There’s hardly any room for doubt left: it looks like VR is here to stay. And although this technology has gained popularity predominantly among gamers, several industries have already figured out a number of other beneficial uses for VR. These uses go well beyond gaming to the realms of health care, space and education, to mention only the most popular ones. Sounds interesting right? In this article, we’re going to have a closer look at how VR is shaping our reality and transforming our future, and at some of its key benefits.
First and foremost, for those who haven’t been lured into the exciting world of VR yet, VR or virtual reality technology is one that seeks to simulate a realistic three-dimensional environment which can be experienced by humans. Just to mention one example, VR technology can immerse you within a rainforest environment, and in whichever direction you move in this virtual rainforest, you’ll get to see different things and features, similar to being in a real rainforest! If it's raining, then you'll see the rain pouring in front of you, behind you, and whichever way you turn. At the moment, VR is restricted to the visual and auditory experience, although there are also projects working on incorporating other senses such as smell.
What's interesting about VR is that it has been in use for some decades, since 1968, when Philco Corporation developed a head-mounted display that could be connected to a computer. However, it's only in recent years that the technology has developed enough to be employed for various uses. Widely available head-mounted displays (HMDs) such as Oculus Rift, Samsung Gear VR, HTC Vive, Microsoft HoloLens, and Google Cardboard have also made VR more affordable, and thus more popular in various fields.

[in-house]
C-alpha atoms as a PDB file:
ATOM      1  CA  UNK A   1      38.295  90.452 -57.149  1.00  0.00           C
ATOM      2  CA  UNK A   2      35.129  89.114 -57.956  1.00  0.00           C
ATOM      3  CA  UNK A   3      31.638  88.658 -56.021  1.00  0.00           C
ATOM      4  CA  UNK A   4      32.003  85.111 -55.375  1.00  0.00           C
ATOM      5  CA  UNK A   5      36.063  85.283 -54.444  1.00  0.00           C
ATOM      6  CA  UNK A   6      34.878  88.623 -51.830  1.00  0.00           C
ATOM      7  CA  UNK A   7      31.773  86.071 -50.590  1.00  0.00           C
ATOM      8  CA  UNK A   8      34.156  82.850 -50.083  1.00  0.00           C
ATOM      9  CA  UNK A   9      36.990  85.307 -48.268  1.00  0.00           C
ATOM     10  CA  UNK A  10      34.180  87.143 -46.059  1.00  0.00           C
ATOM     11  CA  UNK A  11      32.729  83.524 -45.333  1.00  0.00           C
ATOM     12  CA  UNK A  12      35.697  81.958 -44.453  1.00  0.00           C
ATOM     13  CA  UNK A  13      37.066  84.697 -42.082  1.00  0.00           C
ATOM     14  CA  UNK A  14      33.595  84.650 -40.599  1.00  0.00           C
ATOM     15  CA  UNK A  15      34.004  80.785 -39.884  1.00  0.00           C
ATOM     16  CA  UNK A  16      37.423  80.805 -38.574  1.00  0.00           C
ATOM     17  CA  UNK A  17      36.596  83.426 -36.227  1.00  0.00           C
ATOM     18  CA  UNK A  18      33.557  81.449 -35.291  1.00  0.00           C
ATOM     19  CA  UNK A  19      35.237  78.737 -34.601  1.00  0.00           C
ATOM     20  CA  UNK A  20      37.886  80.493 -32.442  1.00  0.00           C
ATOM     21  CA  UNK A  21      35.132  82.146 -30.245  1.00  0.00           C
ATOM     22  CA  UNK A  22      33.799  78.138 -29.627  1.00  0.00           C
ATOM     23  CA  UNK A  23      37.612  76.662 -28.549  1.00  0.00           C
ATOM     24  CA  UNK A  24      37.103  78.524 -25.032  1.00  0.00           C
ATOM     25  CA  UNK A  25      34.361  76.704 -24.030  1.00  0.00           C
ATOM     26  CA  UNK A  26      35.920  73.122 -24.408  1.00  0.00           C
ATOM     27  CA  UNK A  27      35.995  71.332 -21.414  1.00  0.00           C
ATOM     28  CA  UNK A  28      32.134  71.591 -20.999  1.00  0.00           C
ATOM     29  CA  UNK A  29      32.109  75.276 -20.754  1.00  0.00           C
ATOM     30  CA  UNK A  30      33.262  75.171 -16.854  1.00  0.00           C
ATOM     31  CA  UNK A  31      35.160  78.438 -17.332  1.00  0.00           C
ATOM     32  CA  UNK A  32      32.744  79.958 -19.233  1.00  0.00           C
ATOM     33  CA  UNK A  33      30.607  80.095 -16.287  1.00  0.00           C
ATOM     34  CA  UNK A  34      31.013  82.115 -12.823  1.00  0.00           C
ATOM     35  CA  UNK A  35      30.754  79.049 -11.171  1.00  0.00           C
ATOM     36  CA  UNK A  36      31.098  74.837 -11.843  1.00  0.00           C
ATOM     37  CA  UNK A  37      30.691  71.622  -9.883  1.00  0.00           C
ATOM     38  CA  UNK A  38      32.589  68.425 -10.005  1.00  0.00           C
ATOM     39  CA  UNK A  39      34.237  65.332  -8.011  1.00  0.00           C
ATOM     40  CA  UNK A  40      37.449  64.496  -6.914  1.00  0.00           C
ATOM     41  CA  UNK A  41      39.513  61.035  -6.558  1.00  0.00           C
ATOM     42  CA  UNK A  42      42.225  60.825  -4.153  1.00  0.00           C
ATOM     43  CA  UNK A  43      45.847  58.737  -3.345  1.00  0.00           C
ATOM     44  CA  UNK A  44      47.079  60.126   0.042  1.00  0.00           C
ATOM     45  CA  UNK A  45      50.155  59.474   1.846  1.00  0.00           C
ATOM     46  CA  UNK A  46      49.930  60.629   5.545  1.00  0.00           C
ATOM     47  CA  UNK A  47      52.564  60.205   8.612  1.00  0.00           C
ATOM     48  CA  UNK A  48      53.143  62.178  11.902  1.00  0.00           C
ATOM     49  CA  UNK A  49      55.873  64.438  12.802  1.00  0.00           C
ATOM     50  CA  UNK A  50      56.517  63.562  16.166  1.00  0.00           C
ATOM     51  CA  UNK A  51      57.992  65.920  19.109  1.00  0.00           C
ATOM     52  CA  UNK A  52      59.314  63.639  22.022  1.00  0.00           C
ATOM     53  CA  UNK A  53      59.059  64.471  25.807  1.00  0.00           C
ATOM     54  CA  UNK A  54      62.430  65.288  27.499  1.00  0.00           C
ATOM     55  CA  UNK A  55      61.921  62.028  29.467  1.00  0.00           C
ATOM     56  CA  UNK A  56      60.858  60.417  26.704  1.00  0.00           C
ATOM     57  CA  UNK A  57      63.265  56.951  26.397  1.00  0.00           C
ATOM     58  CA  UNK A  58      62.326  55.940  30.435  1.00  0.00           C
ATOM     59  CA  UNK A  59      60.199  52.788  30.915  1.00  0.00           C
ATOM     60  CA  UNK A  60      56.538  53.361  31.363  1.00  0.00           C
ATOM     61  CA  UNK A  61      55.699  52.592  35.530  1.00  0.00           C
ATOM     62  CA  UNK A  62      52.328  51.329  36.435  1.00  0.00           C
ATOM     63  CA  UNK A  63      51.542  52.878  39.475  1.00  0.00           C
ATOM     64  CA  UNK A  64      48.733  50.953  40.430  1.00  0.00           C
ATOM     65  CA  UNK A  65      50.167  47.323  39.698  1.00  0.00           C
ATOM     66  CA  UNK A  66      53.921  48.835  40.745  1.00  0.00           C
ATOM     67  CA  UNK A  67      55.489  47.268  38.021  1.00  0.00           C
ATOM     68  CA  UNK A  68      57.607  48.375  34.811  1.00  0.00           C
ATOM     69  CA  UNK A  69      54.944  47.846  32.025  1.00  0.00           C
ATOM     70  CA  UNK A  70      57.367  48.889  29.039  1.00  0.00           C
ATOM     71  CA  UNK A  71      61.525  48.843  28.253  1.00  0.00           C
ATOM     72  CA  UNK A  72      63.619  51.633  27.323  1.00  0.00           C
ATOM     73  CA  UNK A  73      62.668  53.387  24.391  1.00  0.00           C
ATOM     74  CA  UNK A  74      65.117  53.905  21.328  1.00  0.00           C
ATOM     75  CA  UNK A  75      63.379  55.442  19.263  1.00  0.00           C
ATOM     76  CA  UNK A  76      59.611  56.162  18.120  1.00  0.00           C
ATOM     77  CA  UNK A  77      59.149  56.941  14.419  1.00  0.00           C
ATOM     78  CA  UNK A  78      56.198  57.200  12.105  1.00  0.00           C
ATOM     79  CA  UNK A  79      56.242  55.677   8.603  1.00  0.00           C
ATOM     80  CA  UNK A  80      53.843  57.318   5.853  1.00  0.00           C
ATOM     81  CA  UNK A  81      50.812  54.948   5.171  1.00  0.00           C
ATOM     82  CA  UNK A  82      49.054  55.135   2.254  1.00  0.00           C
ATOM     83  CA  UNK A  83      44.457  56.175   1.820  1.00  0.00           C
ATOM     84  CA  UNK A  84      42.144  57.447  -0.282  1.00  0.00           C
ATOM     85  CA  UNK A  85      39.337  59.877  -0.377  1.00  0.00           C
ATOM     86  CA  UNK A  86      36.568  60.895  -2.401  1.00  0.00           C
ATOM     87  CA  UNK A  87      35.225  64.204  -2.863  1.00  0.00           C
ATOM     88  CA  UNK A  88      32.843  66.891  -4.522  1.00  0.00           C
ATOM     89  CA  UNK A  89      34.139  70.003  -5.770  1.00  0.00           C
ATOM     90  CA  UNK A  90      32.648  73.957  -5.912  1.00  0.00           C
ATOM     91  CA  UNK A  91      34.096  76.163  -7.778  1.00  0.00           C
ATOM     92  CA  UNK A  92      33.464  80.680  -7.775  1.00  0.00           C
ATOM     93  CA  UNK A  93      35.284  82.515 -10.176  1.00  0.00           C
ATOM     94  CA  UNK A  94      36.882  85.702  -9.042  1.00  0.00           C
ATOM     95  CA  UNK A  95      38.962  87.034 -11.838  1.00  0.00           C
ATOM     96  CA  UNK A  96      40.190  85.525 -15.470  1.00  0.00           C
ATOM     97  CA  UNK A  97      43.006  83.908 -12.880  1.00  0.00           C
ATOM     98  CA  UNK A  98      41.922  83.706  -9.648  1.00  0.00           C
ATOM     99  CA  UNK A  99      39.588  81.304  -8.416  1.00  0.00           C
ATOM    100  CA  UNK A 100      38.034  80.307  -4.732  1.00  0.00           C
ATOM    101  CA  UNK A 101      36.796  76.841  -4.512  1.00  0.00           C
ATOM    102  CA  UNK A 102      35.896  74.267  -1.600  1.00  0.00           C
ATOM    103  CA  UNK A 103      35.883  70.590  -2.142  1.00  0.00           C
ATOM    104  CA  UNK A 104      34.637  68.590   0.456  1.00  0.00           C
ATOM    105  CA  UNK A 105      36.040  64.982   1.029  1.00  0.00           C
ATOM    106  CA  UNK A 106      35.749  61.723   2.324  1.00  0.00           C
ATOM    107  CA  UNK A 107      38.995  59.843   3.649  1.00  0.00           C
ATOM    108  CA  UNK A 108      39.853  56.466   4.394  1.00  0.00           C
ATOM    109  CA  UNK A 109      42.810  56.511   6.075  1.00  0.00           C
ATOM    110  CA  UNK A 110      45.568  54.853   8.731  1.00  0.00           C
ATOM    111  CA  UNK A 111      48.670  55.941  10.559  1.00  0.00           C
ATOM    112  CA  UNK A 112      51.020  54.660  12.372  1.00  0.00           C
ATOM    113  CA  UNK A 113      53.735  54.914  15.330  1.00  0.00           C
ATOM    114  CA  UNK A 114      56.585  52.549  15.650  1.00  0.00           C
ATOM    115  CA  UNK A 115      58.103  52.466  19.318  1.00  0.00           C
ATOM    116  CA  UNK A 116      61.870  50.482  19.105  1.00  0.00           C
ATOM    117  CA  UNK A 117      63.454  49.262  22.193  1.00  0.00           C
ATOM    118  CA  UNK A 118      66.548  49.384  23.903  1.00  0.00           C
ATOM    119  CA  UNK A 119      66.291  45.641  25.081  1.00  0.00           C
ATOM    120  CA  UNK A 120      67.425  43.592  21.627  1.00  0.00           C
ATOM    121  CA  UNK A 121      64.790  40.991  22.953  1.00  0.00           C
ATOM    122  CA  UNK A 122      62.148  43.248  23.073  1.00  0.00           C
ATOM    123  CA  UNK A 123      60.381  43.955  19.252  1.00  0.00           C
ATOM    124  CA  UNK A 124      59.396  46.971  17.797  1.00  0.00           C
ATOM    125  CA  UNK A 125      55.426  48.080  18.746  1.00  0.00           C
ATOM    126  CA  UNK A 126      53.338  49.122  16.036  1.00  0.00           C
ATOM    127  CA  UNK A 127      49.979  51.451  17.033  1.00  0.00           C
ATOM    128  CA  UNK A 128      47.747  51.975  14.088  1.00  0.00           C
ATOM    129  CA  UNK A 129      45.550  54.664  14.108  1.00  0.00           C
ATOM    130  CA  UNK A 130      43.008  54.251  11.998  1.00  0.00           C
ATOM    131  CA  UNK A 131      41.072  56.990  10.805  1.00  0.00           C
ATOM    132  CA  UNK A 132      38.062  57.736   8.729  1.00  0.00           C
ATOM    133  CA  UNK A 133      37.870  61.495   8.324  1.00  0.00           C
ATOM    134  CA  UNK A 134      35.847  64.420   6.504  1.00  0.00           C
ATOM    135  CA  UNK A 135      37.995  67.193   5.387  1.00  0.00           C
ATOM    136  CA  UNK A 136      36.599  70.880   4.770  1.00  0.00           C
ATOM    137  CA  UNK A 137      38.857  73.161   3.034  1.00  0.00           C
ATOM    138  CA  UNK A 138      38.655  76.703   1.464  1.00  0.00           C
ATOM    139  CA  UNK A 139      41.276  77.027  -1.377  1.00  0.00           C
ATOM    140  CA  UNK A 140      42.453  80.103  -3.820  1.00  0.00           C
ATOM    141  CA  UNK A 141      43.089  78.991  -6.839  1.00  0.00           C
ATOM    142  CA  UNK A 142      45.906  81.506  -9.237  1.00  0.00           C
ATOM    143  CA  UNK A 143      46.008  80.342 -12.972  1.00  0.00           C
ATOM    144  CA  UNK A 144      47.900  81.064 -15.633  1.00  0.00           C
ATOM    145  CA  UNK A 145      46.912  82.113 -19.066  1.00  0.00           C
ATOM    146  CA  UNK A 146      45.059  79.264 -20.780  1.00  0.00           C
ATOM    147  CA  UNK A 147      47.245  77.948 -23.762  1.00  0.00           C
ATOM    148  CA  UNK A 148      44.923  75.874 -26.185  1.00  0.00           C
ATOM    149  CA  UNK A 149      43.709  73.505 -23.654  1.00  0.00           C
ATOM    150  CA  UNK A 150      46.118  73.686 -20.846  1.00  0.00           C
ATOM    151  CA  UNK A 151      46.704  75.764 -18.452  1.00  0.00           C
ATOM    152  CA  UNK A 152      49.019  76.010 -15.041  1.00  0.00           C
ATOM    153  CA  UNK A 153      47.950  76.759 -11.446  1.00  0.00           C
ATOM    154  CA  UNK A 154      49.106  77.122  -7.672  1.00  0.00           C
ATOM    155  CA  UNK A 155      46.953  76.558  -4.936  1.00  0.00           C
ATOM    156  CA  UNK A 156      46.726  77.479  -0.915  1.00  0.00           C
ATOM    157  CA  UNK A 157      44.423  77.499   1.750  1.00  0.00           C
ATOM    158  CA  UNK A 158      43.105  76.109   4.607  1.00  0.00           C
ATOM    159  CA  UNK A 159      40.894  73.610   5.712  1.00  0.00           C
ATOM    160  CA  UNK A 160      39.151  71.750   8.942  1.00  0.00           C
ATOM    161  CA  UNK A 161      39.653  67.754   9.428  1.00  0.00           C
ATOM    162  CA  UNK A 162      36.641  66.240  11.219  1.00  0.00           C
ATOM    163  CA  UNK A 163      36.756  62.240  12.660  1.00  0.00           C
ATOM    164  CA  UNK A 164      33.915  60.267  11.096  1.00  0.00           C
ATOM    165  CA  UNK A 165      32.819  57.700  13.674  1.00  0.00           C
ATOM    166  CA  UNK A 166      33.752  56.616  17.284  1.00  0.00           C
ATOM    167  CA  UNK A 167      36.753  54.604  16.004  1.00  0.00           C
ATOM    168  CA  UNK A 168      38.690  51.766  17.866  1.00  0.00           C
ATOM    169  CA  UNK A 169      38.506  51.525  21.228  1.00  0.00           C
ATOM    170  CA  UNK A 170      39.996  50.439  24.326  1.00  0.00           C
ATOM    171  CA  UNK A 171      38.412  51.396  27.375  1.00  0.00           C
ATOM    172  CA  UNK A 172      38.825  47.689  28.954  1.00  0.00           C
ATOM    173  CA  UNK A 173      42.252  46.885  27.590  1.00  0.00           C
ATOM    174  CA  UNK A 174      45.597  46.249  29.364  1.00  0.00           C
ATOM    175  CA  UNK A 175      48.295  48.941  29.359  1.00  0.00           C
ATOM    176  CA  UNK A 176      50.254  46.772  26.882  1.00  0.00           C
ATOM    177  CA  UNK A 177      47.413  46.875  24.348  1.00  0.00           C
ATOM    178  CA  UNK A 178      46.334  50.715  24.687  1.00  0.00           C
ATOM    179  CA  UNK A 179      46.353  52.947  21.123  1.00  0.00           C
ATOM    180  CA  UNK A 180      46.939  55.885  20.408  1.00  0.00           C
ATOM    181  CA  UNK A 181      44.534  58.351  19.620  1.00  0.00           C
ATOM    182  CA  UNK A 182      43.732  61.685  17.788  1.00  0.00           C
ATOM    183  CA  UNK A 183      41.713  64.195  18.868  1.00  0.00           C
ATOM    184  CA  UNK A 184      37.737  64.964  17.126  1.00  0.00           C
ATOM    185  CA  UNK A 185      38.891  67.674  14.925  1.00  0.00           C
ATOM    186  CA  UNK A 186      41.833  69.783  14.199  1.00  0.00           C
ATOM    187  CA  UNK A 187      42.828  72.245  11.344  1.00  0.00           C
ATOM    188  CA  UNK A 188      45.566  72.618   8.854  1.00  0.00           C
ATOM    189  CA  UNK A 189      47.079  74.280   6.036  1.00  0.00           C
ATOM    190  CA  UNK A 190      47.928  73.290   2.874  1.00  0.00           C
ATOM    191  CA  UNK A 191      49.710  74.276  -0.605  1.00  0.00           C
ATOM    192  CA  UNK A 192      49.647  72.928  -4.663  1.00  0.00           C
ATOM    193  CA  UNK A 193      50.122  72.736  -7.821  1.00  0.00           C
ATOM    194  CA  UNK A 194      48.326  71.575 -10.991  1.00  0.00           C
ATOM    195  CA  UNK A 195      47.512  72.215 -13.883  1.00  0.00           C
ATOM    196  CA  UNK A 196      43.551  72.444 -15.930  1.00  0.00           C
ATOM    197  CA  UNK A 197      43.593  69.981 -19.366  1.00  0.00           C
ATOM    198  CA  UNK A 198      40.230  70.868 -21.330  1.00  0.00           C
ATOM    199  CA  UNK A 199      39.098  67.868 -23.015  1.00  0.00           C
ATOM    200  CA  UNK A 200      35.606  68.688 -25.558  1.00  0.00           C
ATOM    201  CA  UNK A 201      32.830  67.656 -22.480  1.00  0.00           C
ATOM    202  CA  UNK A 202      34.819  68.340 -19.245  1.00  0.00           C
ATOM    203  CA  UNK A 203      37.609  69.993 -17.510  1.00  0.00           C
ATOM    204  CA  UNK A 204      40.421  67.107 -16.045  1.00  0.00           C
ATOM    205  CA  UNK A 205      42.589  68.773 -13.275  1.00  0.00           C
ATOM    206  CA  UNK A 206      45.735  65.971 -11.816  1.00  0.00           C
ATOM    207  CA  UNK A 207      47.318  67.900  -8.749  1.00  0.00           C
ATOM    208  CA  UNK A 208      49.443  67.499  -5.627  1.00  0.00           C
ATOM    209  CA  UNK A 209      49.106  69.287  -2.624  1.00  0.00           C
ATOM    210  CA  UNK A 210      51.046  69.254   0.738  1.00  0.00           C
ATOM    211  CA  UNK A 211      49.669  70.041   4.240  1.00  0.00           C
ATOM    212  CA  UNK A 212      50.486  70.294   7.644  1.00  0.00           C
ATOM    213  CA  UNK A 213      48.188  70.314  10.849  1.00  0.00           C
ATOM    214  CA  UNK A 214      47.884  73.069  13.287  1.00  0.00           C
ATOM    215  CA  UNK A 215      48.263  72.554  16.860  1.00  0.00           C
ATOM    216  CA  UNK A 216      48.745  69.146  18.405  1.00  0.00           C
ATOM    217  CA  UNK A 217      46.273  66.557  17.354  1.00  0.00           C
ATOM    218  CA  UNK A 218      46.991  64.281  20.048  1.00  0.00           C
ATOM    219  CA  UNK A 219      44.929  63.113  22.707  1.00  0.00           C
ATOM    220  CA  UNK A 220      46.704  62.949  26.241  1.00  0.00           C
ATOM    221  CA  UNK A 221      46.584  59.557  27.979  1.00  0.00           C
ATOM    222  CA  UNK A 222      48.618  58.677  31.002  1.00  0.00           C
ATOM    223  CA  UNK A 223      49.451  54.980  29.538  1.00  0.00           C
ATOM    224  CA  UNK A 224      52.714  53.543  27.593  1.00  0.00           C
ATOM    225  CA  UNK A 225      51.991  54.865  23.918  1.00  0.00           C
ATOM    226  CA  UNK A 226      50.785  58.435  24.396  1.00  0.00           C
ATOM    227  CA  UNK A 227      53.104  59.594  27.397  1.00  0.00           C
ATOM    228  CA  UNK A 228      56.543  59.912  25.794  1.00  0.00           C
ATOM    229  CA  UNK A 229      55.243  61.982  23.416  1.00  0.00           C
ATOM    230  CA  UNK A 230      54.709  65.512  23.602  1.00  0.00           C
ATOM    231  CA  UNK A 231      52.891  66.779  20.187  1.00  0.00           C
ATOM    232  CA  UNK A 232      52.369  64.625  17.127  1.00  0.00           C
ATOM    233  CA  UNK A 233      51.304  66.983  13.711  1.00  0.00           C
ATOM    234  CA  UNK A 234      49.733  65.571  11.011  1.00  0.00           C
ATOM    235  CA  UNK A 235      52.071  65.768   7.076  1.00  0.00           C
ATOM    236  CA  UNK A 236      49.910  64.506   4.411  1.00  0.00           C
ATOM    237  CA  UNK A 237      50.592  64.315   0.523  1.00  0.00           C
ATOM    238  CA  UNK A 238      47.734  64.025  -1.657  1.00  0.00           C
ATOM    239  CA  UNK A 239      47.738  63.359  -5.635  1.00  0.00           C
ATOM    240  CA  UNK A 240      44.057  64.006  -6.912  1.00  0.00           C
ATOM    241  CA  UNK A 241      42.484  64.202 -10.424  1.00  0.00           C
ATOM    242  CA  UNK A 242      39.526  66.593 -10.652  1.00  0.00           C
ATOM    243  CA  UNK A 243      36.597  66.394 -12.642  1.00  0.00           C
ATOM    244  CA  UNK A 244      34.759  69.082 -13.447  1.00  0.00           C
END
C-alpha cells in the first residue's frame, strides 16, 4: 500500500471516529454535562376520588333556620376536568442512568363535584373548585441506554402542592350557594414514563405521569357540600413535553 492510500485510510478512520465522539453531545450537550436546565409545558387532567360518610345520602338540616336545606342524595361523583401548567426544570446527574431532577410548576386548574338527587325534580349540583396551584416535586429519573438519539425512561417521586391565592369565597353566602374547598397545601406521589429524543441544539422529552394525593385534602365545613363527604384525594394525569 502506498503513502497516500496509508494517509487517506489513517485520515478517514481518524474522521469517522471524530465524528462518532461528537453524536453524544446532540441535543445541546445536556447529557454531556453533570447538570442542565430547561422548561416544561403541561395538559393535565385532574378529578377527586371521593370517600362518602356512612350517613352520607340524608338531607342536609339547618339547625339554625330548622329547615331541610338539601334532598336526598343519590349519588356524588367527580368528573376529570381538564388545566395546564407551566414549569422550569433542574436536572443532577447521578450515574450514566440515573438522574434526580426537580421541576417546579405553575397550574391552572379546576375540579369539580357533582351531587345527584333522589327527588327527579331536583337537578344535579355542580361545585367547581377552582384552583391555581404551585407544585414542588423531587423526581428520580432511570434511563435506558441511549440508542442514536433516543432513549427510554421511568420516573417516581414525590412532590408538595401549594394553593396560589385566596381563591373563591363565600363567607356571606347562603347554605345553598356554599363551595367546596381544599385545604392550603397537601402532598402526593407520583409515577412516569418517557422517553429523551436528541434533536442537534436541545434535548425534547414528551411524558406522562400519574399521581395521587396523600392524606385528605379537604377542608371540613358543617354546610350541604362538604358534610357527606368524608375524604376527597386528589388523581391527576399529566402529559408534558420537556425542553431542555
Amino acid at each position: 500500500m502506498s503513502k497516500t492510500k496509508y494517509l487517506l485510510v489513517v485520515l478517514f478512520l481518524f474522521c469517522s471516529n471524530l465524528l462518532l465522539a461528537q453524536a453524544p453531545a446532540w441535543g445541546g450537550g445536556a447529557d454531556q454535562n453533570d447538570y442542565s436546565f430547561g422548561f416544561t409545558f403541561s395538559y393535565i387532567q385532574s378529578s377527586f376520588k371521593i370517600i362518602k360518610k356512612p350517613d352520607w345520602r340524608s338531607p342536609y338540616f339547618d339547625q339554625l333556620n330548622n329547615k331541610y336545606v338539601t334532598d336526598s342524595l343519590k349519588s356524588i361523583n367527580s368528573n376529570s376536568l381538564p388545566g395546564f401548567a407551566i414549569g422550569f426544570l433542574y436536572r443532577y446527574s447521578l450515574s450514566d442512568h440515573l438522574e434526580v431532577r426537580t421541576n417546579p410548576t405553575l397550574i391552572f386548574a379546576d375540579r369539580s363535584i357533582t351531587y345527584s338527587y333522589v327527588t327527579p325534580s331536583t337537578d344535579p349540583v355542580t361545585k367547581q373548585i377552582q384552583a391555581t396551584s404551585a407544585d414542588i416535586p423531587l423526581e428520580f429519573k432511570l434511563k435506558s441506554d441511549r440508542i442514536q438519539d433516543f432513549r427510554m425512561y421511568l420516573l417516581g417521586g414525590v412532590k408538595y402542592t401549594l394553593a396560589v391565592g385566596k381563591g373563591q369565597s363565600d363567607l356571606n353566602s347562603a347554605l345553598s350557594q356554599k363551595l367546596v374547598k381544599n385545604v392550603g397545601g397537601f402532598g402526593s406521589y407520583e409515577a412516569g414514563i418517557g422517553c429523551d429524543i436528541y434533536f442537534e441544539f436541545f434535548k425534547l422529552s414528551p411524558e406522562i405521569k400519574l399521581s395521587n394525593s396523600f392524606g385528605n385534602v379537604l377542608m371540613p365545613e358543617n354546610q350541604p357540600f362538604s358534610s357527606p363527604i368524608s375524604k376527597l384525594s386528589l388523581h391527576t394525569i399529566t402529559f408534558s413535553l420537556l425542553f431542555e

All this sounds fun right? And that may have been the original idea behind the development of VR technology; to create more immersive games and revolutionize the gaming industry. In fact, VR games are now widespread; Sony has produced over 150 PlayStation VR games already, and gambling companies have taken up the idea to start developing VR games for real money. In fact, software developer NetEntertainment has taken the lead in this area, by launching the first real-money VR slot only last year in the form of a highly entertaining game called Gonzo’s Quest VR. To see how it works, watch one of us play Gonzos Quest VR here.
But can the uses of VR technology go beyond entertainment for its own sake? The answer is yes, they already have! Below, we’ll be examining some of these uses, and how VR is likely to develop in each area.
Virtual Reality technology is already being used in certain institutions to create training scenarios for medical personnel or students. Students can use their VR headsets to experience a surgical procedure from a surgeon’s point of view. Cancer surgeon Shafi Ahmed was the first person to use VR in the operating theatre in 2016, by using a VR camera at the Royal London hospital, thus enabling everyone to follow this procedure by means of two 360 degree cameras.